FEATURE — For 11 years I pleaded with my challenging elderly father to allow a caregiver to help him with my ailing mother, but he always insisted on taking care of her himself.
Every caregiver I went ahead and hired soon sighed in exasperation, “Jacqueline, I just can’t work with your father. His temper is impossible to handle and he’s not going to accept help until he’s on his knees himself.”
When my father’s inability to continue to care for my mother nearly resulted in her death, I stepped in despite his very loud protests. It was so heart-wrenching to have my once-adoring father be so loving one minute and then some trivial little thing would set him off and he’d call me nasty names and throw me out of the house the next.
I took him to several doctors and even a psychiatrist, only to be flabbergasted he could act so normal and charming when he needed to. Finally I stumbled upon a thorough neurologist who specialized in dementia and put my parents through a battery of blood, neurological, memory tests and PET scans.
After ruling out numerous reversible forms of dementia such as B-12 and thyroid deficiency and evaluating their many medications, he shocked me with a diagnosis of Alzheimer’s in both my parents – something all their other doctors missed entirely.
What I’d been coping with was the beginning of Alzheimer’s, which begins so slowly and appears to come and go. I didn’t understand that my father was addicted and trapped in his own bad behavior of a lifetime of yelling to get his way, which was now coming out in over-the-top spurts of irrationality.
I also didn’t understand that demented does not mean dumb – a concept not widely appreciated – and that he was still socially adjusted never to show his Mr. Hyde side to anyone outside the family. Conversely, my mother was as sweet and lovely as she’d always been.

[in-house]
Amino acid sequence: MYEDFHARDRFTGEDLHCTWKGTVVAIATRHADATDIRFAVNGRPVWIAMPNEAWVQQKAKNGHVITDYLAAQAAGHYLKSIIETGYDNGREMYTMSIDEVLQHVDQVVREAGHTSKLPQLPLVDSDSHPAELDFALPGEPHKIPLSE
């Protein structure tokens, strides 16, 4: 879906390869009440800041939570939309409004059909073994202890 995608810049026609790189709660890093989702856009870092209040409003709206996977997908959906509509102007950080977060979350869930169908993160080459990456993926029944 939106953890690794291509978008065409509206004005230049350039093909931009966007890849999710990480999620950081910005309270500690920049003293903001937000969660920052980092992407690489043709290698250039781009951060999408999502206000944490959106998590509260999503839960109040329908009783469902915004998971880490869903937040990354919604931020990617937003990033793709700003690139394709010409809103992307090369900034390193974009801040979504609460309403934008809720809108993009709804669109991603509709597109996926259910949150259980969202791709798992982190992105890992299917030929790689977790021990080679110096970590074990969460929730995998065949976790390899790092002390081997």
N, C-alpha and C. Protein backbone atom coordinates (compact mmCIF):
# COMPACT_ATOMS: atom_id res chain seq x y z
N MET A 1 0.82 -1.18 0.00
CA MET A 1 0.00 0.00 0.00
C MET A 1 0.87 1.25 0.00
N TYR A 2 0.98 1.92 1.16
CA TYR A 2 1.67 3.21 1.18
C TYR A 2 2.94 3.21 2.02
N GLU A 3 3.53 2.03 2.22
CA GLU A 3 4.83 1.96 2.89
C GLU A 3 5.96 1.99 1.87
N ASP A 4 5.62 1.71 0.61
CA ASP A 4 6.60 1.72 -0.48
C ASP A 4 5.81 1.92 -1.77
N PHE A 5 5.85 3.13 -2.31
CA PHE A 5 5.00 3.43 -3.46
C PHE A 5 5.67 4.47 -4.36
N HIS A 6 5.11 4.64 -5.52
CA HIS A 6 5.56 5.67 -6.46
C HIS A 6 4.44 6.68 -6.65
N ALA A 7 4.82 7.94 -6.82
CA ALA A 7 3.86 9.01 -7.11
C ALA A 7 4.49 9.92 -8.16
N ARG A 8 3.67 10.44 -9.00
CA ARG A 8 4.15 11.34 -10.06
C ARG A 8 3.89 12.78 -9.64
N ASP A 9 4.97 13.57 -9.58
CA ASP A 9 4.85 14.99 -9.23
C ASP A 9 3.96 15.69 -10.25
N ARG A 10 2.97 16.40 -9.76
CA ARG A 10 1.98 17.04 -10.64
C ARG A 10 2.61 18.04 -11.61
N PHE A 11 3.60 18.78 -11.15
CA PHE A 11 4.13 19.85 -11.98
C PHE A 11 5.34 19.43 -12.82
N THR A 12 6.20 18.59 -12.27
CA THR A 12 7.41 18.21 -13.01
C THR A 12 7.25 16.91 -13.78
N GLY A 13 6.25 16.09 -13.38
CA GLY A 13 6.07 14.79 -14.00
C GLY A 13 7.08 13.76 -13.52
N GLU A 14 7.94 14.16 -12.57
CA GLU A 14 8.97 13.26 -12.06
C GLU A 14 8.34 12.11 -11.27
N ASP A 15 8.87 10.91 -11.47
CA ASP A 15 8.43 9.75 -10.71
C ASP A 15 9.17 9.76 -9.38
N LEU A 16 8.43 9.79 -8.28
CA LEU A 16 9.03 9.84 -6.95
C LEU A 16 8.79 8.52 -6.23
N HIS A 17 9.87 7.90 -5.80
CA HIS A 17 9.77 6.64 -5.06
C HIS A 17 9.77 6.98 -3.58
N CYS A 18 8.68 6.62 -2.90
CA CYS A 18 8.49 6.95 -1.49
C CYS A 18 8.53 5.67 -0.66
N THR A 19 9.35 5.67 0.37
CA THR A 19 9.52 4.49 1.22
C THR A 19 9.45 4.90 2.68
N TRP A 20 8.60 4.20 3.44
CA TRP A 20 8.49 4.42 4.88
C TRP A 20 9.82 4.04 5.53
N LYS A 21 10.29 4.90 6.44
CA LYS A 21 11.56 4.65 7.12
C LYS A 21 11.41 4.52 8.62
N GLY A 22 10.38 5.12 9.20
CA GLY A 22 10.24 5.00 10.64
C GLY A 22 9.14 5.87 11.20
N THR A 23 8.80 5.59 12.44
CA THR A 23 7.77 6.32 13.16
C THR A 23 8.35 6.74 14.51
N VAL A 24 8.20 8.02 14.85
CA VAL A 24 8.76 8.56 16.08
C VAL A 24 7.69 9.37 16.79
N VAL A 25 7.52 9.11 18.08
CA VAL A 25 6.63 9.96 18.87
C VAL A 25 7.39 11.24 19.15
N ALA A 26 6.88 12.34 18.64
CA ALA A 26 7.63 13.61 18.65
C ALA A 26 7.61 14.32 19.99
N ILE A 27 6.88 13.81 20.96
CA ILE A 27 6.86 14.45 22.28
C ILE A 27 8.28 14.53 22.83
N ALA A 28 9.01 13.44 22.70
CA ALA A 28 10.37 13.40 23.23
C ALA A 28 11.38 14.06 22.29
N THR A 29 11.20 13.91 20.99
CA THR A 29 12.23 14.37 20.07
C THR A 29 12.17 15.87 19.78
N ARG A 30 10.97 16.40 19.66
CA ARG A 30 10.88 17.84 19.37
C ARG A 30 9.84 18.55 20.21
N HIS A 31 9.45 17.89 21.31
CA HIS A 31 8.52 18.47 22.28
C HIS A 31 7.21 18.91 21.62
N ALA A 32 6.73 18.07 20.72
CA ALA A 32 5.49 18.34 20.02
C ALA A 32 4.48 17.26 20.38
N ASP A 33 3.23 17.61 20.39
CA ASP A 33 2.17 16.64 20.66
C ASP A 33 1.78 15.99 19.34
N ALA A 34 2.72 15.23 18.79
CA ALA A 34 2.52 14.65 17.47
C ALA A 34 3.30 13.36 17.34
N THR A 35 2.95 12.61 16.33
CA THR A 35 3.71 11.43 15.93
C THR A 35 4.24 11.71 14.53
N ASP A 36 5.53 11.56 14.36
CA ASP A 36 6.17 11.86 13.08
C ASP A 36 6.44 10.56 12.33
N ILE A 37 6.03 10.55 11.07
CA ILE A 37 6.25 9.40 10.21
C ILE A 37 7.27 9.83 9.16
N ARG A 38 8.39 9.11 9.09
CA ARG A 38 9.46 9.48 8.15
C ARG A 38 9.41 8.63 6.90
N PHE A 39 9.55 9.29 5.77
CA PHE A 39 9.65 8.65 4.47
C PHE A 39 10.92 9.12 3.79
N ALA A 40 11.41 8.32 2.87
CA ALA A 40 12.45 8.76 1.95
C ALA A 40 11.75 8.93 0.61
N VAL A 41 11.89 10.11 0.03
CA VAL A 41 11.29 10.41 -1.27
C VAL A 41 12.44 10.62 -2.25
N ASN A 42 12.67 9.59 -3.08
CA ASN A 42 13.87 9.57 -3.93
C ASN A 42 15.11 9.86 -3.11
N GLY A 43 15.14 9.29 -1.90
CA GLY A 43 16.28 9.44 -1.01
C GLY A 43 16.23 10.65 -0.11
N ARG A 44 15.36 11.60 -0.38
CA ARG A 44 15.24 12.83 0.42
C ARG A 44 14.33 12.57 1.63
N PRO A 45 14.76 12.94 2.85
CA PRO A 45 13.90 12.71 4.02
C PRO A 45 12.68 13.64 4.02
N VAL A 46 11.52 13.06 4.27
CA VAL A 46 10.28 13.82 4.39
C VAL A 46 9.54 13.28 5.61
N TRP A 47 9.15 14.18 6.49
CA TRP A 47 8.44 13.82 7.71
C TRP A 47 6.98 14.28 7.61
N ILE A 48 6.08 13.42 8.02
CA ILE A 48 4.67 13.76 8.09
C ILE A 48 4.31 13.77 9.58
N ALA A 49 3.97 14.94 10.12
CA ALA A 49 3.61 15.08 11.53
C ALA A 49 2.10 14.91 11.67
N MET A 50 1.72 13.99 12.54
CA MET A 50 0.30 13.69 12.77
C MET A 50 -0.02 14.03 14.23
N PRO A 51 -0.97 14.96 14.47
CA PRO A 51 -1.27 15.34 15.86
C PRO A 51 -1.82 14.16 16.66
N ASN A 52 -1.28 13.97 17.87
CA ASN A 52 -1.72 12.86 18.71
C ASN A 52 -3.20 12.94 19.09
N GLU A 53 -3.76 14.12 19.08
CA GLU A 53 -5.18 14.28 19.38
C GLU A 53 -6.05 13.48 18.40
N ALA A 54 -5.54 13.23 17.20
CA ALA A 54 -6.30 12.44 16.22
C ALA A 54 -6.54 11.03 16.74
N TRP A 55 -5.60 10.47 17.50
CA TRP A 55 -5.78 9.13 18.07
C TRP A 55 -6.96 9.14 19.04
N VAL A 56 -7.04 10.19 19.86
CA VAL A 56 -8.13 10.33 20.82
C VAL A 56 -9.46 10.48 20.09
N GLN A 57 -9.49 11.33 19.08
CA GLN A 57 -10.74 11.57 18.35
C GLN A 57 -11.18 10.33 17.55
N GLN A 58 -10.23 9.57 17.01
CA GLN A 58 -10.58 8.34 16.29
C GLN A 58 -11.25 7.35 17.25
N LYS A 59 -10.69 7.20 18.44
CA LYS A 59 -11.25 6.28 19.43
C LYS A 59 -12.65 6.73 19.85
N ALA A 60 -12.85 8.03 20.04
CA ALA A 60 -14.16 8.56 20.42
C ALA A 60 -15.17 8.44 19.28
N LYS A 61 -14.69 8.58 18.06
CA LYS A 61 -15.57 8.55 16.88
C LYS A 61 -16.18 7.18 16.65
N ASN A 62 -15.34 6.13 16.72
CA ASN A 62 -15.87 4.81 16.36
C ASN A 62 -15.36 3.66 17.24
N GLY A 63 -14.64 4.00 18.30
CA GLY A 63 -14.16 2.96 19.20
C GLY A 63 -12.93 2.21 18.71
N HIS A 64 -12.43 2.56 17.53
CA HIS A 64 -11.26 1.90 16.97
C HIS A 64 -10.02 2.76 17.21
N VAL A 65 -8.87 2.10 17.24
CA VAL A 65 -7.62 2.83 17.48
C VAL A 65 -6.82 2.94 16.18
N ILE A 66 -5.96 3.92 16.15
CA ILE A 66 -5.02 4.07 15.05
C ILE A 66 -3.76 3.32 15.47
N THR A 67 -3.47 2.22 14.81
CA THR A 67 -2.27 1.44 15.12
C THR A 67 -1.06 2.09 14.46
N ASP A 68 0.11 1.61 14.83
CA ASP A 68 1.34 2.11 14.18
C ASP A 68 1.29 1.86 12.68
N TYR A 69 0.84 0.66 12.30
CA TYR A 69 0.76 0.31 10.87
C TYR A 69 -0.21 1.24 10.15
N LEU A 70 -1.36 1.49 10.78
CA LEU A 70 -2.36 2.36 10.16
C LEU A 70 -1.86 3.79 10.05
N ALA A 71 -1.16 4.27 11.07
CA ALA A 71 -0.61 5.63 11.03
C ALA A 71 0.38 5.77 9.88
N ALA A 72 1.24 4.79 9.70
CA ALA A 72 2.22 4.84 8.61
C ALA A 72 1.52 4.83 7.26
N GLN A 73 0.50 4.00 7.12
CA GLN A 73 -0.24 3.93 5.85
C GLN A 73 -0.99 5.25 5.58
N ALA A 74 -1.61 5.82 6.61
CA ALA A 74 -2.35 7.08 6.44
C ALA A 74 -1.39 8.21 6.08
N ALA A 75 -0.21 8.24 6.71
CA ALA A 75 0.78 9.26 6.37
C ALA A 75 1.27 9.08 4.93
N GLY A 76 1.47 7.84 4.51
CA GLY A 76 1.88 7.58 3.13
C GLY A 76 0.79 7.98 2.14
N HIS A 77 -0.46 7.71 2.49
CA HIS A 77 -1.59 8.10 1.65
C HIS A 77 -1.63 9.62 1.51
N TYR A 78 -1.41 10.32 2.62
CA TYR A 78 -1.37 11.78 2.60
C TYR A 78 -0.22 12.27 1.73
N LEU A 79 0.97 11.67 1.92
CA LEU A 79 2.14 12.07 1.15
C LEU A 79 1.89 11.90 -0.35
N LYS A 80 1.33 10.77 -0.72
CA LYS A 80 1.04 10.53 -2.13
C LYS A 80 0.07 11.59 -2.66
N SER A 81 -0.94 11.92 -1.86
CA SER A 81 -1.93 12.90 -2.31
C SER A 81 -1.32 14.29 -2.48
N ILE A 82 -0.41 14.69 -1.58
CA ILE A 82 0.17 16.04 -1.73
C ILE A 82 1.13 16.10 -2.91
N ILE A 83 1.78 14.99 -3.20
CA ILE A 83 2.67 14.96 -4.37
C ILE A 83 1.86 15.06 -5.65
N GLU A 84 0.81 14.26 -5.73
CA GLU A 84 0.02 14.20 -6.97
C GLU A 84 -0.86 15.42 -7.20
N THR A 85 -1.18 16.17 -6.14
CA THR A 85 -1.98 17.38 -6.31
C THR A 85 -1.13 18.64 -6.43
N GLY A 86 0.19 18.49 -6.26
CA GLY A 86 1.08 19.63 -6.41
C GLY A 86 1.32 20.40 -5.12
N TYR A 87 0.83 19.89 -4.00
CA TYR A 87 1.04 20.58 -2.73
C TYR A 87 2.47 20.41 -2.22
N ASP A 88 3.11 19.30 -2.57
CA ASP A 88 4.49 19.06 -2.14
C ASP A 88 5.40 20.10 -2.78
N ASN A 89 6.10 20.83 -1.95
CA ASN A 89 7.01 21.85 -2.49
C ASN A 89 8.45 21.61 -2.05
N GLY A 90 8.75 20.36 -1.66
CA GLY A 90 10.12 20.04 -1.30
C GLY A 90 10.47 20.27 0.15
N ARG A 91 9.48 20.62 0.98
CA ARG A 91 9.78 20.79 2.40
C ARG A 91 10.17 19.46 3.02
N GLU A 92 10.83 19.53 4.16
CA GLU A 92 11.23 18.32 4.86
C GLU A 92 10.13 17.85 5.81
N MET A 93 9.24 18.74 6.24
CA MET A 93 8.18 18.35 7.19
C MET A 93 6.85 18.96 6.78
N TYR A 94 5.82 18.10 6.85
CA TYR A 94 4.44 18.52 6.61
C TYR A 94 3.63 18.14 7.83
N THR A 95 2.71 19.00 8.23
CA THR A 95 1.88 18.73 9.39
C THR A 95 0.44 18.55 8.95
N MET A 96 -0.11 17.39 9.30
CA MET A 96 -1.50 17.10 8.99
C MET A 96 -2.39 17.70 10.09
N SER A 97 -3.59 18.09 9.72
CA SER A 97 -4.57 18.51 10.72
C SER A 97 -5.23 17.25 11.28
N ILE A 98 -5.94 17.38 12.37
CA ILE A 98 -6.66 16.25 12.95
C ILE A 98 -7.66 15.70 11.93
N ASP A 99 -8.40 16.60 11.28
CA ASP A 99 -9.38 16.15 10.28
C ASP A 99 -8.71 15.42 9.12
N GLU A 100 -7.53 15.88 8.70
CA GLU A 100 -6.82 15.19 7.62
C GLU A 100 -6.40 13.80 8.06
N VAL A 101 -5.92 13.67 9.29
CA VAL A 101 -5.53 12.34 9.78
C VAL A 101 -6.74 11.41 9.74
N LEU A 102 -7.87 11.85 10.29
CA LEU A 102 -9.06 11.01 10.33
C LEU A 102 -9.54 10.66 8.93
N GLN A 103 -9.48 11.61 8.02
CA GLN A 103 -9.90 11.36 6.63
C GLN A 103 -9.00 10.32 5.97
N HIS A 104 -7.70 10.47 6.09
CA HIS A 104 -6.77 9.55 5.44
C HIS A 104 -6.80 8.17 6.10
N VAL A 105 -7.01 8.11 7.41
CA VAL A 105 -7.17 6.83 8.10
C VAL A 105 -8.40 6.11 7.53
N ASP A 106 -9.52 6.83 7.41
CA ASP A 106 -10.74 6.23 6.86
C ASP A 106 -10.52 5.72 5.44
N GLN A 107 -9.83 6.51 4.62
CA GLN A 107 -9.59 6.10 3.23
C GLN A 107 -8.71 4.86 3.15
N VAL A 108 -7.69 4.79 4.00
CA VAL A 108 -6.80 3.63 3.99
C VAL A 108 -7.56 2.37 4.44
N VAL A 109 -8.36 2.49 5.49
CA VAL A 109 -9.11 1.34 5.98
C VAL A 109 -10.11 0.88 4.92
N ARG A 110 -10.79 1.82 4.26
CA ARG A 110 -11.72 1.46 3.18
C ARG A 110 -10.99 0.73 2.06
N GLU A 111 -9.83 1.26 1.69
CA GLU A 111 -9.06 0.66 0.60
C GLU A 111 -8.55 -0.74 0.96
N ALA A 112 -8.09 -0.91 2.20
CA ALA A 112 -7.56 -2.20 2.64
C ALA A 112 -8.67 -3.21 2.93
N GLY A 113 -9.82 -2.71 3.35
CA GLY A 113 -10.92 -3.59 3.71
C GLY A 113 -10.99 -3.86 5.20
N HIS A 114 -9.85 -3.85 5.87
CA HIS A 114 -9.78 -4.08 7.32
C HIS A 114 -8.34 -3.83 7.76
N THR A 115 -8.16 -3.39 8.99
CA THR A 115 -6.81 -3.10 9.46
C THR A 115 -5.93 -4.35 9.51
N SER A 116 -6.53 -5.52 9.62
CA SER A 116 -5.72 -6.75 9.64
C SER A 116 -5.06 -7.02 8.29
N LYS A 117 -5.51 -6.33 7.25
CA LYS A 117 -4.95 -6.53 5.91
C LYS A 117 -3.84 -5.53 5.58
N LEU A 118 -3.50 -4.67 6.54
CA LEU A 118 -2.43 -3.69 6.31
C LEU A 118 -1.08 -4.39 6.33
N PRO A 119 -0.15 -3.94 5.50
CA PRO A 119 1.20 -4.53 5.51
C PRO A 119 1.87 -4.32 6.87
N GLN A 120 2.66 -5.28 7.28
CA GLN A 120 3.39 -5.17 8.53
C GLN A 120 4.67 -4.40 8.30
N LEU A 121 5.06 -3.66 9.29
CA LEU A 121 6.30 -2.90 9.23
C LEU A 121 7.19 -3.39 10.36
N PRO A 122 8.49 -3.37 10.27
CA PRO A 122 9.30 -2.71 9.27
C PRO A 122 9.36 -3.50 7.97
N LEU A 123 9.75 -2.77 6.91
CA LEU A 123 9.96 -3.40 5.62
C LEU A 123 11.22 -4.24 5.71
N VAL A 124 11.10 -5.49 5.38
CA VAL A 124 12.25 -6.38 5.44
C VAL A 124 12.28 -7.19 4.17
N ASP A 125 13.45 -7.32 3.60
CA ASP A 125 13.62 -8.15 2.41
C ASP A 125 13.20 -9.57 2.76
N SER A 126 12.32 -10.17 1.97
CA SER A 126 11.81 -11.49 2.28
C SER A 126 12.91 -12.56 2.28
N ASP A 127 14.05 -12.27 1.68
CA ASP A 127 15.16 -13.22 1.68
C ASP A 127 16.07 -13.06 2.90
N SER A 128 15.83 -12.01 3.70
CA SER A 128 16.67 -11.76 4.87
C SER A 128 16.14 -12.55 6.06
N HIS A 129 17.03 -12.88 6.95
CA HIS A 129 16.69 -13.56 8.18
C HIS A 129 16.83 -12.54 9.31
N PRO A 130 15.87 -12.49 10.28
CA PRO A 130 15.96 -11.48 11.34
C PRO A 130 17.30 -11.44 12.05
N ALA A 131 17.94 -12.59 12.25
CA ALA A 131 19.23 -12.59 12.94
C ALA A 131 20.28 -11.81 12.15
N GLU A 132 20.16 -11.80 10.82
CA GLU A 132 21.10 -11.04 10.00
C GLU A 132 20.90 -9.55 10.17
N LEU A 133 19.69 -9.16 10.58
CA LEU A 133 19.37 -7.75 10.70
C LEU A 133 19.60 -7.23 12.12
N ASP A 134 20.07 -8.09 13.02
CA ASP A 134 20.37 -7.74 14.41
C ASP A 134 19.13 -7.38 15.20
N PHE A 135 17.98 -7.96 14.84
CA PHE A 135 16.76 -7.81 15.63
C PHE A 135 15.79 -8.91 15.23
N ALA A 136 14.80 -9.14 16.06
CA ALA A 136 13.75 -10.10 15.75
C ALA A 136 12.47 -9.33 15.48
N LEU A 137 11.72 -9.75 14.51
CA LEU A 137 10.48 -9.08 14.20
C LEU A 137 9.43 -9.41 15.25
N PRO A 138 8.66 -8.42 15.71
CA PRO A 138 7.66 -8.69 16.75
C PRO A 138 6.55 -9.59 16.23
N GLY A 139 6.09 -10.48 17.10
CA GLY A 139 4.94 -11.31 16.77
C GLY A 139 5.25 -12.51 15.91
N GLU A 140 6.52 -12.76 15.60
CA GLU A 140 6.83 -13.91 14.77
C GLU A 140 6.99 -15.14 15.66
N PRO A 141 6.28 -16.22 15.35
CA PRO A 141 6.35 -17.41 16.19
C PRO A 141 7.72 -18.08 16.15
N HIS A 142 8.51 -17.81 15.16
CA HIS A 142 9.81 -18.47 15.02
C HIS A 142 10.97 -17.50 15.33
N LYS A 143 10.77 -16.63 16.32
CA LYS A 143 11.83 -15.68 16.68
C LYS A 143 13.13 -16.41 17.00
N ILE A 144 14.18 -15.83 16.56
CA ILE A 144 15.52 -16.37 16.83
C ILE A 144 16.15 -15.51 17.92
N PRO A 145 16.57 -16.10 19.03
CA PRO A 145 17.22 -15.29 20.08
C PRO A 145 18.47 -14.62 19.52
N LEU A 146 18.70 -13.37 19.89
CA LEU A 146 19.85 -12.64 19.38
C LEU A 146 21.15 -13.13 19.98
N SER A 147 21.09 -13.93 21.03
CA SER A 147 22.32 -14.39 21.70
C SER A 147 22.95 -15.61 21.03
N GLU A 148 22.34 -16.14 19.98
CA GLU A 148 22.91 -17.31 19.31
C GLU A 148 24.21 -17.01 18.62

Alzheimer’s makes up 60-80 percent of all dementias, and there’s no stopping the progression nor is there yet a cure. However, if identified early, there are a few FDA-approved medications – with more in clinical trials – that can mask the symptoms in most patients and keep patients in the early independent stage longer.
Once my parents were treated for the Alzheimer’s – as well as the often-present depression in dementia patients – followed by treatment of my father’s volatile aggression that wouldn’t result in just making him sleep all day, I was finally able to optimize nutrition and fluids with much less resistance.
I was also able to manage the roller coaster of challenging behaviors. Instead of logic and reason, I used distraction and redirection. I capitalized on their long-term memories and instead of arguing the facts, lived in their realities of the moment. I finally learned to just go-with-the-flow and let hurtful comments roll off while distracting with a topic of interest from a prepared list.
And most importantly, I was finally able to get my father to accept two wonderful live-in caregivers and not drive them to quitting. Then with the tremendous benefit of Adult Day Health Care five days a week for my parents and a support group for me, everything finally started to fall into place.
Alzheimer’s afflicts more than 5.7 million Americans, but millions go undiagnosed for years because early warning signs are chalked up to stress and a “normal” part of aging. Since 1 in 6 women and 1 in 11 men are afflicted by age 65, and nearly half by age 85, health care professionals of every specialty should know the 10 warning signs of Alzheimer’s and help educate their patients so everyone can save time, money, heartache … and a fortune in Kleenex.
The signs include such behaviors as difficulty performing familiar tasks, problems with language, problems with abstract thinking and, of course, changes in mood. For a more detailed description of these and the other warnings, click here.
Written by JACQUELINE MARCELL, the author of “Elder Rage,” a Book-of-the-Month Club selection receiving 50+ celebrity endorsements and 550+ 5-Star Amazon reviews. She is also an international speaker on Alzheimer’s, as well as breast cancer, which she survived after caring for her parents.